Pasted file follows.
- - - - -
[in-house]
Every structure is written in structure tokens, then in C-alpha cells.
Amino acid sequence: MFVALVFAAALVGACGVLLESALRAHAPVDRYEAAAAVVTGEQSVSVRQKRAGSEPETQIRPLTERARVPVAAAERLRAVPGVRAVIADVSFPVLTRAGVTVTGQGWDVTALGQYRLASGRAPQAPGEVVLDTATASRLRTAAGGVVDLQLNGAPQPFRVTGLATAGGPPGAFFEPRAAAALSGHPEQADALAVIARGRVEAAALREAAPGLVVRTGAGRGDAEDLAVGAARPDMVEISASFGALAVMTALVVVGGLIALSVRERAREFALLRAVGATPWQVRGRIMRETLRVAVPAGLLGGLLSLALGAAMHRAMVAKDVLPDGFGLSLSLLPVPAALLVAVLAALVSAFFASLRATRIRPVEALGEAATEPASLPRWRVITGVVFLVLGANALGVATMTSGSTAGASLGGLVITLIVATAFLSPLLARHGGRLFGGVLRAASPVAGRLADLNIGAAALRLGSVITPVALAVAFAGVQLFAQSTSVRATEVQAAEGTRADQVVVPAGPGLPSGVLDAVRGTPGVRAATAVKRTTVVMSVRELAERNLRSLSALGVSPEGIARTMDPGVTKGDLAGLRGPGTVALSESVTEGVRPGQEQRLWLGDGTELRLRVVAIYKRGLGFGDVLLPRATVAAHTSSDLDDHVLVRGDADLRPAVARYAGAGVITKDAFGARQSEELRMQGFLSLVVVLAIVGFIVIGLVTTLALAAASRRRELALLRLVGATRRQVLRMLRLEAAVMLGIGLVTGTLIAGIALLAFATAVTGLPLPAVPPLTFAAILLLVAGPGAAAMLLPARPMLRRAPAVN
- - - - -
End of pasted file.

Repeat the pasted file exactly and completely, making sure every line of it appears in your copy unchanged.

[in-house]
Every structure is written in structure tokens, then in C-alpha cells.
Amino acid sequence: MFVALVFAAALVGACGVLLESALRAHAPVDRYEAAAAVVTGEQSVSVRQKRAGSEPETQIRPLTERARVPVAAAERLRAVPGVRAVIADVSFPVLTRAGVTVTGQGWDVTALGQYRLASGRAPQAPGEVVLDTATASRLRTAAGGVVDLQLNGAPQPFRVTGLATAGGPPGAFFEPRAAAALSGHPEQADALAVIARGRVEAAALREAAPGLVVRTGAGRGDAEDLAVGAARPDMVEISASFGALAVMTALVVVGGLIALSVRERAREFALLRAVGATPWQVRGRIMRETLRVAVPAGLLGGLLSLALGAAMHRAMVAKDVLPDGFGLSLSLLPVPAALLVAVLAALVSAFFASLRATRIRPVEALGEAATEPASLPRWRVITGVVFLVLGANALGVATMTSGSTAGASLGGLVITLIVATAFLSPLLARHGGRLFGGVLRAASPVAGRLADLNIGAAALRLGSVITPVALAVAFAGVQLFAQSTSVRATEVQAAEGTRADQVVVPAGPGLPSGVLDAVRGTPGVRAATAVKRTTVVMSVRELAERNLRSLSALGVSPEGIARTMDPGVTKGDLAGLRGPGTVALSESVTEGVRPGQEQRLWLGDGTELRLRVVAIYKRGLGFGDVLLPRATVAAHTSSDLDDHVLVRGDADLRPAVARYAGAGVITKDAFGARQSEELRMQGFLSLVVVLAIVGFIVIGLVTTLALAAASRRRELALLRLVGATRRQVLRMLRLEAAVMLGIGLVTGTLIAGIALLAFATAVTGLPLPAVPPLTFAAILLLVAGPGAAAMLLPARPMLRRAPAVN